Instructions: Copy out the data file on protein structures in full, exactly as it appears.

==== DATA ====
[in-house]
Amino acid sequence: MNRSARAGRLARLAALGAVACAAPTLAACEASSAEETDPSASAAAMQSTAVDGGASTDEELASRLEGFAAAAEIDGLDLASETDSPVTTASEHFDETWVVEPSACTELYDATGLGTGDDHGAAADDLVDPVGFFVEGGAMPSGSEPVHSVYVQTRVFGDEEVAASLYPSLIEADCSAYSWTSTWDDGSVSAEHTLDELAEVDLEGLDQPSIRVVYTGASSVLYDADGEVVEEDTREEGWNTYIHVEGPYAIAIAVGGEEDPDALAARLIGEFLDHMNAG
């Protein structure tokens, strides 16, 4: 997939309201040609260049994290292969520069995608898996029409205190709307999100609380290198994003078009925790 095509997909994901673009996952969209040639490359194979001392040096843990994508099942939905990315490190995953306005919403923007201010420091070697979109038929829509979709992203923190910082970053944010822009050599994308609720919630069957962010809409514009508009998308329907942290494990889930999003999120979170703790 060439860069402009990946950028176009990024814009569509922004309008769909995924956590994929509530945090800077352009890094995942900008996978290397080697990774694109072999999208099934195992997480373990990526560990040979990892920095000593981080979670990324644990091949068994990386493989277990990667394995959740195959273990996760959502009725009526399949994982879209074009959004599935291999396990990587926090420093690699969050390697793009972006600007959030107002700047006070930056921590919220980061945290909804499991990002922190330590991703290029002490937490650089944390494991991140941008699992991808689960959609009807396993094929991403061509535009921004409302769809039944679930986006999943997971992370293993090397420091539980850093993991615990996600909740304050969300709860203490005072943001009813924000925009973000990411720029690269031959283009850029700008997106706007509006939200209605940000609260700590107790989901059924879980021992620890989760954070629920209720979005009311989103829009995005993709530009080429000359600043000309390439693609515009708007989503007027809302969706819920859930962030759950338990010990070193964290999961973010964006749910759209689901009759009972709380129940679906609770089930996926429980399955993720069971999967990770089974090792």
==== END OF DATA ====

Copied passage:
[in-house]
Amino acid sequence: MNRSARAGRLARLAALGAVACAAPTLAACEASSAEETDPSASAAAMQSTAVDGGASTDEELASRLEGFAAAAEIDGLDLASETDSPVTTASEHFDETWVVEPSACTELYDATGLGTGDDHGAAADDLVDPVGFFVEGGAMPSGSEPVHSVYVQTRVFGDEEVAASLYPSLIEADCSAYSWTSTWDDGSVSAEHTLDELAEVDLEGLDQPSIRVVYTGASSVLYDADGEVVEEDTREEGWNTYIHVEGPYAIAIAVGGEEDPDALAARLIGEFLDHMNAG
């Protein structure tokens, strides 16, 4: 997939309201040609260049994290292969520069995608898996029409205190709307999100609380290198994003078009925790 095509997909994901673009996952969209040639490359194979001392040096843990994508099942939905990315490190995953306005919403923007201010420091070697979109038929829509979709992203923190910082970053944010822009050599994308609720919630069957962010809409514009508009998308329907942290494990889930999003999120979170703790 060439860069402009990946950028176009990024814009569509922004309008769909995924956590994929509530945090800077352009890094995942900008996978290397080697990774694109072999999208099934195992997480373990990526560990040979990892920095000593981080979670990324644990091949068994990386493989277990990667394995959740195959273990996760959502009725009526399949994982879209074009959004599935291999396990990587926090420093690699969050390697793009972006600007959030107002700047006070930056921590919220980061945290909804499991990002922190330590991703290029002490937490650089944390494991991140941008699992991808689960959609009807396993094929991403061509535009921004409302769809039944679930986006999943997971992370293993090397420091539980850093993991615990996600909740304050969300709860203490005072943001009813924000925009973000990411720029690269031959283009850029700008997106706007509006939200209605940000609260700590107790989901059924879980021992620890989760954070629920209720979005009311989103829009995005993709530009080429000359600043000309390439693609515009708007989503007027809302969706819920859930962030759950338990010990070193964290999961973010964006749910759209689901009759009972709380129940679906609770089930996926429980399955993720069971999967990770089974090792």